Can you expect pre-Covid experiences at California hotels?

Paul Feinstein
The Colony Palms Hotel and BungalowsCredit: Marisa Lynch

With summer right around the corner and Covid levels dropping precipitously in the state of California, travelers are gearing up to get out of the house and experience a vacation for the first time in nearly two years.

That precipitous drop means that California has already entered Tier 4, or the Yellow Tier, and as of June 15th, the state will move beyond its tiered framework, which will allow hotels to fully open their doors to guests with 100% occupancy, without social distancing, and masks optional.

Questions remain: how will travel look in a post-covid world? Will hotels operate the same as they did before? What changes will be permanent to keep the health and safety of guests top of mind?

To answer some of these questions, and to get you prepped for your first post-Covid road trips, I talked to some boutique hotels around the state to see what’s new, what’s different, and how to feel about venturing back into the world of hospitality.

At The Colony Palms Hotel and Bungalows in Palm Springs, a feeling of normalcy is already pervasive. The mostly outdoor common areas in this decidedly adults-only hotel find lithe sunbathers lounging on tea-green chaises while masked servers bring liquor-filled drinks poolside. The hotel has mostly enforced mask mandates, kept a lower capacity, and provided ample social distancing, but come June 15, they’re getting ready to be back to pre-Covid policies.
The Colony Palms Hotel and BungalowsCredit: Marisa Lynch

“In terms of permanent changes, there is not going to be a lot,” said Peter Lenton, general manager of The Colony. “Obviously, a little bit about cleaning, but even things like QR codes for menus, and what not, won’t be a permanent thing. As for guests and what they’re asking for, it’s more along the lines of heavy cleaning requests and things like touchless check-in where we run your credit card in advance. Some people didn’t want their luggage being touched during Covid, but we haven’t seen that for three months.”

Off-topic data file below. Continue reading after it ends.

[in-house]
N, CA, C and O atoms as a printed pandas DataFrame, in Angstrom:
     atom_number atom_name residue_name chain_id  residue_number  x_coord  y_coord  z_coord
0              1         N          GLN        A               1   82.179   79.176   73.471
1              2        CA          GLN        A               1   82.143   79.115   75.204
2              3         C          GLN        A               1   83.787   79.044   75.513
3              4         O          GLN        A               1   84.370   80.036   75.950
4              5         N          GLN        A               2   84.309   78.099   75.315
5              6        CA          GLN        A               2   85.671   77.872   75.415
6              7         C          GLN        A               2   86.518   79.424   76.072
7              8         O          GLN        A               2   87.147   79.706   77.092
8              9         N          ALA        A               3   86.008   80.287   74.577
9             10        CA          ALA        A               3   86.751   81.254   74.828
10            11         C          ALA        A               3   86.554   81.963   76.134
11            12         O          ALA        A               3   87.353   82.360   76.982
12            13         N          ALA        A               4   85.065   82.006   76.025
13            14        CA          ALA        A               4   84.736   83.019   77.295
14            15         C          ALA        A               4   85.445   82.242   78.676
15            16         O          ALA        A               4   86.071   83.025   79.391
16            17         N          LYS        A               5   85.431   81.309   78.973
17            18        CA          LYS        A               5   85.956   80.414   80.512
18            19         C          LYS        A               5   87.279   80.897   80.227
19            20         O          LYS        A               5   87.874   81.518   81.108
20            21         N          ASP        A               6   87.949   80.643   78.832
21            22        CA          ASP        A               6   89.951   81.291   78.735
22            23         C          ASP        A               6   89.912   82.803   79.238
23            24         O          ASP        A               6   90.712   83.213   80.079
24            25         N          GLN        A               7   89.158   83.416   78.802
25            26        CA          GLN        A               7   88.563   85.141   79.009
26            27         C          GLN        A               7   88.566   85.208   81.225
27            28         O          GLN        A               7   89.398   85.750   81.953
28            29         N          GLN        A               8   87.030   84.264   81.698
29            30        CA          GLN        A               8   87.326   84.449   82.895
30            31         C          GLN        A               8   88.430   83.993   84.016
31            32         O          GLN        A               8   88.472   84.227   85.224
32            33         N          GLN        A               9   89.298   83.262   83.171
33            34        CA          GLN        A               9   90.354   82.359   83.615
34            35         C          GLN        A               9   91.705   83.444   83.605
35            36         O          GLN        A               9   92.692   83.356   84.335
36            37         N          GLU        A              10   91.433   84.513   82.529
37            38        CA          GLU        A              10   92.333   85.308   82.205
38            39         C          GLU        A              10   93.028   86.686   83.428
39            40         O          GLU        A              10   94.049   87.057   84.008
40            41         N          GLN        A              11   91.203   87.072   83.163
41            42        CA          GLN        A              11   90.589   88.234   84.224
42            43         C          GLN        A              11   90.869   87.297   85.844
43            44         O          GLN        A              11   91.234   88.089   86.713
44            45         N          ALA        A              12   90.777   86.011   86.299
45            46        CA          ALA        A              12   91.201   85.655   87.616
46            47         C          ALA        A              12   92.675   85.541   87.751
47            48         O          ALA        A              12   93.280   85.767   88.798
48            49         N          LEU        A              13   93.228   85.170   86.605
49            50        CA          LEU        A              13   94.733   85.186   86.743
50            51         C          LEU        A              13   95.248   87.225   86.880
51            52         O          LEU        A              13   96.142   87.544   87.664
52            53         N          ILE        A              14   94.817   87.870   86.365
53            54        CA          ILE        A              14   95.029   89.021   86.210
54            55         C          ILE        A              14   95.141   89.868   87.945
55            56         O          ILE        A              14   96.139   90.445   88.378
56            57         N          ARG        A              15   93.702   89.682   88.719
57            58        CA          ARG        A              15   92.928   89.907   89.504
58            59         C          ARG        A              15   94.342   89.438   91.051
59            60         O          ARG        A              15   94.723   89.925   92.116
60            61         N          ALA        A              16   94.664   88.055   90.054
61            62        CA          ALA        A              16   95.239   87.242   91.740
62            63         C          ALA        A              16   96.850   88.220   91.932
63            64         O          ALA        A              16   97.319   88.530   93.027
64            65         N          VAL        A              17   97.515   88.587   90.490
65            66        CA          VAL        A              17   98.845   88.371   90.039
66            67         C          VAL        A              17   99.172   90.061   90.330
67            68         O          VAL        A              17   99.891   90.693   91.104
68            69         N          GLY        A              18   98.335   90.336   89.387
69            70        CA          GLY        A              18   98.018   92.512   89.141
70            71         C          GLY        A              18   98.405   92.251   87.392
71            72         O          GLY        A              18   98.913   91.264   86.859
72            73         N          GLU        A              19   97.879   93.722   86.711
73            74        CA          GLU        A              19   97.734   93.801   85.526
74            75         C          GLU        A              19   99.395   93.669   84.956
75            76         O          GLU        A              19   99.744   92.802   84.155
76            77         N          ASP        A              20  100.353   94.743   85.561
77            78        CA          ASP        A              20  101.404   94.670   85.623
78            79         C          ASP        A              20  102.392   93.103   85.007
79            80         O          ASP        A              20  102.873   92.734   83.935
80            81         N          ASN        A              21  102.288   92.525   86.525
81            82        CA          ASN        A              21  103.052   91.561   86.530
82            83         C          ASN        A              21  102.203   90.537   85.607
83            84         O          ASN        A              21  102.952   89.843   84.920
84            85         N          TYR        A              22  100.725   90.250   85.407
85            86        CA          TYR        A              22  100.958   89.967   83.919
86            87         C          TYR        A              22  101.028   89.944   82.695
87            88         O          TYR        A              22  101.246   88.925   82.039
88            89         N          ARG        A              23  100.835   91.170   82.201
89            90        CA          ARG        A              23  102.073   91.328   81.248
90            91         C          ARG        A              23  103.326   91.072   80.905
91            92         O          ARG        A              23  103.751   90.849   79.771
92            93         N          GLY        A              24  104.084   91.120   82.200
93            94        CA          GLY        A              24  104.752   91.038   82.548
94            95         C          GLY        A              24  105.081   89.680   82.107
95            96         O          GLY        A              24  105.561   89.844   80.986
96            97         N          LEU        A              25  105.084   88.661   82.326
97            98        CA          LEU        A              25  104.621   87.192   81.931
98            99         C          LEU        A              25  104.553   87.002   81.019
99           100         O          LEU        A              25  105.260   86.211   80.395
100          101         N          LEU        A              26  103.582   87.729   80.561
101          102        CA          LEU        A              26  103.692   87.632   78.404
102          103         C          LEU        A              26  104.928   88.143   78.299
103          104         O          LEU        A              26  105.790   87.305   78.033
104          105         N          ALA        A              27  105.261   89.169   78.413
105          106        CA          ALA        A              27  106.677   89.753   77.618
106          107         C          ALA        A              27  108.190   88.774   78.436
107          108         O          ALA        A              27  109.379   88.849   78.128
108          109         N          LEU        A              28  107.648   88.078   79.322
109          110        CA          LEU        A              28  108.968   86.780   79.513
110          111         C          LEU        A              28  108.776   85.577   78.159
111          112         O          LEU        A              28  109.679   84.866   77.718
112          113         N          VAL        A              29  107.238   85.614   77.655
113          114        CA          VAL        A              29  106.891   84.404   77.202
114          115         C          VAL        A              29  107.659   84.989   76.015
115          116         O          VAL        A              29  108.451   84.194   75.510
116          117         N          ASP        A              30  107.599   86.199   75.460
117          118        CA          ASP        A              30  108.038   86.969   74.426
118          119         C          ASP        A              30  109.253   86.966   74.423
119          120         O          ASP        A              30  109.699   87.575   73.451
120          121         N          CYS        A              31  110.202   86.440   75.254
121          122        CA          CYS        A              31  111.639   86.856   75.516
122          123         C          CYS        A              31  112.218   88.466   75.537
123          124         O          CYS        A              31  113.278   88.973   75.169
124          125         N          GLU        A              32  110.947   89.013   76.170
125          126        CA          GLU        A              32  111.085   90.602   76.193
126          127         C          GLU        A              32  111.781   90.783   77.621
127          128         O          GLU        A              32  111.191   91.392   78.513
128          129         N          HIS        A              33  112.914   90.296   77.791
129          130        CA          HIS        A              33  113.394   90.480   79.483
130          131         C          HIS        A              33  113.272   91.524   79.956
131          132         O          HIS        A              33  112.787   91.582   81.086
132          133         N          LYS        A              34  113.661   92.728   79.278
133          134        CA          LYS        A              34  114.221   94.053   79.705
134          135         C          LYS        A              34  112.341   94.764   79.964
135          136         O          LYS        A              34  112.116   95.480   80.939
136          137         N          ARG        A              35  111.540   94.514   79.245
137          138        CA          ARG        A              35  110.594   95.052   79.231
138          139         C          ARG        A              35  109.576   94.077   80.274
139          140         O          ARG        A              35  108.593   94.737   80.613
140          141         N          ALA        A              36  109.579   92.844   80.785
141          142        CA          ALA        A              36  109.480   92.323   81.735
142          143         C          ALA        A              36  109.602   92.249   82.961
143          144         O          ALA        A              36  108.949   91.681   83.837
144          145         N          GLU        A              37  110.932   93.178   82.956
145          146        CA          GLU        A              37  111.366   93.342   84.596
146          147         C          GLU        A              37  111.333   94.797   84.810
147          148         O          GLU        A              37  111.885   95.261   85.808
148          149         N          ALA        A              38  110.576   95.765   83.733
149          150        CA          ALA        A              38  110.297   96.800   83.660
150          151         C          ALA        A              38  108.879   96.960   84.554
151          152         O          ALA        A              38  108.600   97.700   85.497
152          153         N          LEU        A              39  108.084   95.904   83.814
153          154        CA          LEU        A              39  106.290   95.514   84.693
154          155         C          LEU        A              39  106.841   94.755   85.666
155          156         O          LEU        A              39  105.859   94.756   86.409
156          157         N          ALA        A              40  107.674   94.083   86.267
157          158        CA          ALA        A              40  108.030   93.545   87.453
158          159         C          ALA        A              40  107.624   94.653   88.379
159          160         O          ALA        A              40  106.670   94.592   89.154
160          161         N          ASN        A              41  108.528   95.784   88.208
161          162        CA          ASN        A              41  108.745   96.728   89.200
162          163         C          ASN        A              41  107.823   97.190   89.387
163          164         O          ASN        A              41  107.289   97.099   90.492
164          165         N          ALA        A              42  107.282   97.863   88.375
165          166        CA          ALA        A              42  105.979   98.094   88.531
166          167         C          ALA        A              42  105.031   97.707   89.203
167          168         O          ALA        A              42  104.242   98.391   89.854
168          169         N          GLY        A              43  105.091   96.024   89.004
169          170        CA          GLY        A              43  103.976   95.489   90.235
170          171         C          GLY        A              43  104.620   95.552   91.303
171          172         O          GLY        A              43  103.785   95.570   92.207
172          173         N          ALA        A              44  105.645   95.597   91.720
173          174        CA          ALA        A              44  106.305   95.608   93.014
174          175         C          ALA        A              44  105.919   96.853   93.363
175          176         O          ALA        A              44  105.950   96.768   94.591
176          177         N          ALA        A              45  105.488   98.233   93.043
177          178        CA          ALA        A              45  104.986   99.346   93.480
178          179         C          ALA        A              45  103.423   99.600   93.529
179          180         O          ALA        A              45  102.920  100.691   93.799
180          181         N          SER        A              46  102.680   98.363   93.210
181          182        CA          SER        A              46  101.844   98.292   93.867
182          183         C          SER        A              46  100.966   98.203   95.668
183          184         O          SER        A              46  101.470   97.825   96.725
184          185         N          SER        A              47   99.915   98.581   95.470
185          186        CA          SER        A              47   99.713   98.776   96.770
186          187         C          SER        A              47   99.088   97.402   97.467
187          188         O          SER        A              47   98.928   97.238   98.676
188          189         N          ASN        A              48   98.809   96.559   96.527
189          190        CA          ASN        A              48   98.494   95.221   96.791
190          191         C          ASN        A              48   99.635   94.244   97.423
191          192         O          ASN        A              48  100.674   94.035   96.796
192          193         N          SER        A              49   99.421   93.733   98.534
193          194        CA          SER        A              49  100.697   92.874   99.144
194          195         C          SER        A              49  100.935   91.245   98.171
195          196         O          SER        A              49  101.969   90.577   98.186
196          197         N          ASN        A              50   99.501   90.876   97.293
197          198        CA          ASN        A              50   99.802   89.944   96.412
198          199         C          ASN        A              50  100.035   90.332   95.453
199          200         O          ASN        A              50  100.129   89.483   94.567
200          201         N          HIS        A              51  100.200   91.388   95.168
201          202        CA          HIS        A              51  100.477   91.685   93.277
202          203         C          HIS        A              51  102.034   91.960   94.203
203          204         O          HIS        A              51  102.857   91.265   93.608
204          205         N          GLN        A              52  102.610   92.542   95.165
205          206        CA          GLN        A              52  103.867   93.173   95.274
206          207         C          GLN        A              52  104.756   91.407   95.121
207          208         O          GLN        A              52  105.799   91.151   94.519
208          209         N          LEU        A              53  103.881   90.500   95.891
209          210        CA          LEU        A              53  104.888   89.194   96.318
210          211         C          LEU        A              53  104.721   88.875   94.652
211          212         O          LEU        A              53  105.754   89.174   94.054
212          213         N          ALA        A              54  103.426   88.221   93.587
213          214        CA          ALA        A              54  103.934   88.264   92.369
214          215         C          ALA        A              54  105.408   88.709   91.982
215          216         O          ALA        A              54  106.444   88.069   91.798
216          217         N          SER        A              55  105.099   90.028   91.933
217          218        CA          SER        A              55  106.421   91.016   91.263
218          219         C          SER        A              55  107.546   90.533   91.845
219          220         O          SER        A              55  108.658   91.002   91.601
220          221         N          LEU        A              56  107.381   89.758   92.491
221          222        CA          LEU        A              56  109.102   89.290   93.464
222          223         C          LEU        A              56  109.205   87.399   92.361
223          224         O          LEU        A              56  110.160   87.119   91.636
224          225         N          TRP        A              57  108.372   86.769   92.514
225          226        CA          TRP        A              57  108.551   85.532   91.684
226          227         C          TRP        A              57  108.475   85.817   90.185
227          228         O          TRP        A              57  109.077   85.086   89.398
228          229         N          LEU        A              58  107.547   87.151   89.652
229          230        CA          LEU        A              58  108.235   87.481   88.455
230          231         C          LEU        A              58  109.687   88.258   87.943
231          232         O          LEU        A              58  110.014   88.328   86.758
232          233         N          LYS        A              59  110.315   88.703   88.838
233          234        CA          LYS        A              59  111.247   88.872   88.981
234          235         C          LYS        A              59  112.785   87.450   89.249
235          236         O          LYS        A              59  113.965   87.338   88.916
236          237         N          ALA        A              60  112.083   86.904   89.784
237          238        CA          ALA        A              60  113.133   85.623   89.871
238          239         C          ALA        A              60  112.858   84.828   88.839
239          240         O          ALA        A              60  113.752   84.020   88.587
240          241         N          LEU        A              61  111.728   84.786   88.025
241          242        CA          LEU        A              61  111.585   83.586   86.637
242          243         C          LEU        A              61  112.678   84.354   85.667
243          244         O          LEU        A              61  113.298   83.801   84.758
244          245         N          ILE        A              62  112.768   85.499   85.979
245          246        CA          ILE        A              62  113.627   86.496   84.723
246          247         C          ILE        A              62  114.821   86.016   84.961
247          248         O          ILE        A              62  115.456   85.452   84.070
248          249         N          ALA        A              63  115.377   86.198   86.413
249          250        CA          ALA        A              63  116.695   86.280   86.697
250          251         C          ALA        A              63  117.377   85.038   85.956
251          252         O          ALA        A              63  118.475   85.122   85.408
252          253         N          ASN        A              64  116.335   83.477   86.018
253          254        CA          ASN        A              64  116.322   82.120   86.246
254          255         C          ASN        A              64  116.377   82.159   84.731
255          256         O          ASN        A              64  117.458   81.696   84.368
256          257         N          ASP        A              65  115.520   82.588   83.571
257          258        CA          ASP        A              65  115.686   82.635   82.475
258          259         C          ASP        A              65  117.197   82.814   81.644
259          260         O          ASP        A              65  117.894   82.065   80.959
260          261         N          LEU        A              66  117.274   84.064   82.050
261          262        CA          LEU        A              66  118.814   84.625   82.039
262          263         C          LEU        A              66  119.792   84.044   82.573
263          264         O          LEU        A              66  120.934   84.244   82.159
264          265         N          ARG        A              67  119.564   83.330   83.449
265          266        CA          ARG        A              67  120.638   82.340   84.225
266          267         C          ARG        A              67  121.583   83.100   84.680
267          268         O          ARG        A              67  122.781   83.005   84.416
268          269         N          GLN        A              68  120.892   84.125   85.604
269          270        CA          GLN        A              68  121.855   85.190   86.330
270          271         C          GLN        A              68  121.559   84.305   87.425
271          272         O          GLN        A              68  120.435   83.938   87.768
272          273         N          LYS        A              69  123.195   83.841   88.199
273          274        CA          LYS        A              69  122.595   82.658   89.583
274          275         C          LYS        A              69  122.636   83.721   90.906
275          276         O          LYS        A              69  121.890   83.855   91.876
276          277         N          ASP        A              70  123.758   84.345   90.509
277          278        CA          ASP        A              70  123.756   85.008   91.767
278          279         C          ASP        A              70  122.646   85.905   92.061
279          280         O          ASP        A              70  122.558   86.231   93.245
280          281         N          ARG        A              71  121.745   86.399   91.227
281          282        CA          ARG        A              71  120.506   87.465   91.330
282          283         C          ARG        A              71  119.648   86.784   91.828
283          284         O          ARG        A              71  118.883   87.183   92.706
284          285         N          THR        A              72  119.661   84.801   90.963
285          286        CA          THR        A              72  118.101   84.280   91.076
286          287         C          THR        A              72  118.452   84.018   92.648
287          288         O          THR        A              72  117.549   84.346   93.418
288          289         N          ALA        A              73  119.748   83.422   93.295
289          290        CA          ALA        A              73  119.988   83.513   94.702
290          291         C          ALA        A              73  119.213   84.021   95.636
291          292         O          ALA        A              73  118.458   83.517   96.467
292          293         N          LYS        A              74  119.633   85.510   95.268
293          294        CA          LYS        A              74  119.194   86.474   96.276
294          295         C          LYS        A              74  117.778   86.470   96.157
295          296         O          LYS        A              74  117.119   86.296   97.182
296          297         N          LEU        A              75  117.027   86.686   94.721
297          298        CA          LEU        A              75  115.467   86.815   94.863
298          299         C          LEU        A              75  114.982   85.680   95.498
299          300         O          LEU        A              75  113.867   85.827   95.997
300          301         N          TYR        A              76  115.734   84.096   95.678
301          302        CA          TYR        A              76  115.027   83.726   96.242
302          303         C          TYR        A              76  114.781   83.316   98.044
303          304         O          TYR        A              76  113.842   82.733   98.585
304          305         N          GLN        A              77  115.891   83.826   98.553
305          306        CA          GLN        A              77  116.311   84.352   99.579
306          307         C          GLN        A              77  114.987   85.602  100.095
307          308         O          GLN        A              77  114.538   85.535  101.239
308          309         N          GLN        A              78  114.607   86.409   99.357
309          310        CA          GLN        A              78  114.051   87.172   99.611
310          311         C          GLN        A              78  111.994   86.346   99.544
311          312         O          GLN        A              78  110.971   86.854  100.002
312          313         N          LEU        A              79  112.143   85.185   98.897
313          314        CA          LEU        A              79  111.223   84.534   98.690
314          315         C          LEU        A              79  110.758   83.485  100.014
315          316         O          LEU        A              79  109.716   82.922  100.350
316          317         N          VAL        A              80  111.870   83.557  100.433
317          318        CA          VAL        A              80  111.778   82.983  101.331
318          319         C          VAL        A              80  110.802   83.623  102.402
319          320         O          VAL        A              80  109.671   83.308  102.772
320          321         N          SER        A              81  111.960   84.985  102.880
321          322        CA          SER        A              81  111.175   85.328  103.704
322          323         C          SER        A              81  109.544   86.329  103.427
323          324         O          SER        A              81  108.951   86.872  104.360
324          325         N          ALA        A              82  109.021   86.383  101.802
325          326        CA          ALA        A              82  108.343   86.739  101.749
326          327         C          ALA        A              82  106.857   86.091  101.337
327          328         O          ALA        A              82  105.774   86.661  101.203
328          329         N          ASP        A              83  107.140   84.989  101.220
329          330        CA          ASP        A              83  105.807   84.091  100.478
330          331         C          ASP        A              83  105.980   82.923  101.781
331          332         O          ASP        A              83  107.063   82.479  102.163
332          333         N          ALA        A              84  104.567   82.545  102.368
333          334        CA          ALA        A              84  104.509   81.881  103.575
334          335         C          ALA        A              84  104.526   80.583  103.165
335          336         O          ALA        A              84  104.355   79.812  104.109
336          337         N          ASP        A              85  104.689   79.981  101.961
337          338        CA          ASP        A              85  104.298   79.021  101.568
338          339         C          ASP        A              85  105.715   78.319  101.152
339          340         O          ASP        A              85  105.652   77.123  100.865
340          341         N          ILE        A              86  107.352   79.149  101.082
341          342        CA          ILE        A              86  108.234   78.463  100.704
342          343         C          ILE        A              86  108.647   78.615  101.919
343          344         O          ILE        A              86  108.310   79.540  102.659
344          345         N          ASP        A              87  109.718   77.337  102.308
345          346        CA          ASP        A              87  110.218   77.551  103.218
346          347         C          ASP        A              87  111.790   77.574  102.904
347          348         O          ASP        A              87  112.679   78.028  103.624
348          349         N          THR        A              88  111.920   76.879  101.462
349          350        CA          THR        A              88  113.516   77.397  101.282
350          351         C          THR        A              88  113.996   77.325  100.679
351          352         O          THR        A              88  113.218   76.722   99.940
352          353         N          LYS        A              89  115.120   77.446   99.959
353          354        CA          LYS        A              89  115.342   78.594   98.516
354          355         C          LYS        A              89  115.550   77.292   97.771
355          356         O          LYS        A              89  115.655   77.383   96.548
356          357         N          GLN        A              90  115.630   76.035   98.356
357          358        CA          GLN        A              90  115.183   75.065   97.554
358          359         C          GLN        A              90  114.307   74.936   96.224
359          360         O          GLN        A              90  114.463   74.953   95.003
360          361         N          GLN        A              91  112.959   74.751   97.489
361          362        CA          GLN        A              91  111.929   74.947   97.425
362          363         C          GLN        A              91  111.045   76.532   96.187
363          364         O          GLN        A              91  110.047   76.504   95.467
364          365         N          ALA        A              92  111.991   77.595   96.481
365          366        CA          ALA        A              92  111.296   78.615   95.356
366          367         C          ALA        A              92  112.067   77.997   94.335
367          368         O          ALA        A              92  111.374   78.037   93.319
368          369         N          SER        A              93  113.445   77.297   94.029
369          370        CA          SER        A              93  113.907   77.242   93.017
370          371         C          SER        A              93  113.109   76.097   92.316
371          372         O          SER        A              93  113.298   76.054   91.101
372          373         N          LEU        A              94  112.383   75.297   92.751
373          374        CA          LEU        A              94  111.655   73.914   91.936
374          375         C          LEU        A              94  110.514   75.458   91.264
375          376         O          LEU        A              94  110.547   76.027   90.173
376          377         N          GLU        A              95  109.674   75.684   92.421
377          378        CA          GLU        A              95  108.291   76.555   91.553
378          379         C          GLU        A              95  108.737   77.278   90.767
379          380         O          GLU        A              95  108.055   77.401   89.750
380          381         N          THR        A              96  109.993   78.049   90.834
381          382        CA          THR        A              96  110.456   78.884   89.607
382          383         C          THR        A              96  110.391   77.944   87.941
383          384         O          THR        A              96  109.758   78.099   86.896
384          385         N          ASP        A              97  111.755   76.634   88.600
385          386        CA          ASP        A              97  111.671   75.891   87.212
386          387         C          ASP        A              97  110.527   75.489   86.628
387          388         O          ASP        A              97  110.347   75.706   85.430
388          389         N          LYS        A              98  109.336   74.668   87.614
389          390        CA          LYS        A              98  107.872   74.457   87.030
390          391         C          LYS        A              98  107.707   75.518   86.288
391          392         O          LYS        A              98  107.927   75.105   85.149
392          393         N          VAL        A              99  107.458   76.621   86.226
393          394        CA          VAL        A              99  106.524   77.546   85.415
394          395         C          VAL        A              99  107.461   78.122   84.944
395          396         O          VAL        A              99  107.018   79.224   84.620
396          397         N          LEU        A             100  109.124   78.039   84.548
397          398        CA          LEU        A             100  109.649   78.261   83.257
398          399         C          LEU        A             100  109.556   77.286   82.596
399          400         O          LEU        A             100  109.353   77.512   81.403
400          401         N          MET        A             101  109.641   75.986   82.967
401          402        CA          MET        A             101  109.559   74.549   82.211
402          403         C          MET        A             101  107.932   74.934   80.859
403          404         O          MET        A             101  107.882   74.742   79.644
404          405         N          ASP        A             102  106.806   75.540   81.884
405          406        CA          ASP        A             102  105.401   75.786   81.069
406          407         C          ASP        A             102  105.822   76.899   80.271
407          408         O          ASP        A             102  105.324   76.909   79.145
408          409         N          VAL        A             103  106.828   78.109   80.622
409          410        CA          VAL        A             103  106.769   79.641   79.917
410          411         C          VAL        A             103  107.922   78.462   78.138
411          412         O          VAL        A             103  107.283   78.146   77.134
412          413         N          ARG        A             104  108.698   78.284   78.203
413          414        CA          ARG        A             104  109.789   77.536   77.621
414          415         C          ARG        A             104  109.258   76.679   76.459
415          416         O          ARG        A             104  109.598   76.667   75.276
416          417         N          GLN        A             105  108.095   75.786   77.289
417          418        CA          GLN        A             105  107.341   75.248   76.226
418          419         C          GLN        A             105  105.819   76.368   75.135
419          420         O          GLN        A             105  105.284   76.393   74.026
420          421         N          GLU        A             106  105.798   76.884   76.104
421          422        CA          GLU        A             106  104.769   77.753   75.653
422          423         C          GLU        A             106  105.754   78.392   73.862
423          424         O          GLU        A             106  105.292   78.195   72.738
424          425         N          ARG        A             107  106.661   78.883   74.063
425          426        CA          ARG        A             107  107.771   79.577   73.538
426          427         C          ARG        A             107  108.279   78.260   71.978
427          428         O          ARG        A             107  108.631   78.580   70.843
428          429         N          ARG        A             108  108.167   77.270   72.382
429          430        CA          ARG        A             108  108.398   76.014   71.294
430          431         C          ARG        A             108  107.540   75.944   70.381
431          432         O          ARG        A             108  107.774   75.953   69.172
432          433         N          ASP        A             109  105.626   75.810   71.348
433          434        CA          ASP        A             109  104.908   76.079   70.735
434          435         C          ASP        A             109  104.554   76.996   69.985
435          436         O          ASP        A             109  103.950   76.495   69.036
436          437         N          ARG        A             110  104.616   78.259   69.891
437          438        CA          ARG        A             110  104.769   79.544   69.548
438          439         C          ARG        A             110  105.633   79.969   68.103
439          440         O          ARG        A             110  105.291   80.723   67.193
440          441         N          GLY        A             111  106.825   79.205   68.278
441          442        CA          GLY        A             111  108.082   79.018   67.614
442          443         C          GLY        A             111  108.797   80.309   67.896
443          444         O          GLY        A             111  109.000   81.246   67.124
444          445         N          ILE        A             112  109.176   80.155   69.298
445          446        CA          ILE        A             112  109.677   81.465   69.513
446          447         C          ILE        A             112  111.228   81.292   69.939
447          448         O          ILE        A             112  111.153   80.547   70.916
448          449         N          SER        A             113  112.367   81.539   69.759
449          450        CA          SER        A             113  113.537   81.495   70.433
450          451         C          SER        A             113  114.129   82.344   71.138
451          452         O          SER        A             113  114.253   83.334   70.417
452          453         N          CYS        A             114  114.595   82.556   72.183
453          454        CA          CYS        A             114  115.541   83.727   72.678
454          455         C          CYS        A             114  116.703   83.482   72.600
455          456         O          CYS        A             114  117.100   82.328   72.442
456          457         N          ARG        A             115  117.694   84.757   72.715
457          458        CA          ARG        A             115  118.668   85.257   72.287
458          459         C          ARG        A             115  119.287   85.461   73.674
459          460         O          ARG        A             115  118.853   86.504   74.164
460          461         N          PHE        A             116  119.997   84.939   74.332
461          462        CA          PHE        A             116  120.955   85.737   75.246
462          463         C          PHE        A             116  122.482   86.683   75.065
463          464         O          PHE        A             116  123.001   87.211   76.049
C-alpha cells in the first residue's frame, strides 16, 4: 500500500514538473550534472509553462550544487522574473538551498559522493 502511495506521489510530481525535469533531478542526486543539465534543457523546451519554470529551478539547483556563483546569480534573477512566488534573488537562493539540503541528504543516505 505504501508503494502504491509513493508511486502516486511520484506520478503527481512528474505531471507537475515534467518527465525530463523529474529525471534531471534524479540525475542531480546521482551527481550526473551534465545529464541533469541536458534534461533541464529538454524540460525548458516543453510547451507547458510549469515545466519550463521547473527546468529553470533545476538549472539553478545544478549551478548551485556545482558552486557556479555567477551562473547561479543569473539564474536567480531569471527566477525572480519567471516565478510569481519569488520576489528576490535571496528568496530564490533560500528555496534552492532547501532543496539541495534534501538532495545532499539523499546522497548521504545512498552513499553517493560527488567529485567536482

Not only is The Colony heading back to normalcy, according to Lenton, the hotel has never been busier and had their best April in the history of the property.

Moving up state from The Colony, the Ojai Valley Inn is on the larger side of boutiques, with 303 rooms and suites, golf course, tennis center, four swimming pools, and more. Known for being a secluded hideaway with a stellar culinary program, the hotel has gone through a rollercoaster of ups and downs since the pandemic started.

“Obviously, there have been a lot of changes,” said Chris Kandziora, the general manager of the Ojai Valley Inn. “When we shut down, everyone was in the same boat, where we all had to understand how we could safely reopen, or what protocols will be in place. Some of the most significant changes we made was investing in additional public space. Beyond the cleaning protocols, we restructured pool decks and restaurants. But we finally had to make a decision to only sell 200 of our 300 rooms because that was the sweet spot where we knew we could comfortably provide luxury service for guests by having the space that they needed, and being able to get the service they want.”
Ojai Valley InnCredit: Ojai Valley Inn

The Ojai Valley Inn actually closed twice – the first time in March of 2020 and then again in the winter of 2020 before reopening for good in February 2021. But that time off also provided Kandziora and the hotel owners with some time to fully reflect on the property and make some long needed changes. The team at the Ojai Valley Inn spent $12 million to update suites, put in new floors, fix roofing issues, and more. But one of the best changes at the hotel was realizing they could be more flexible with various staff for working from home, which actually increased productivity.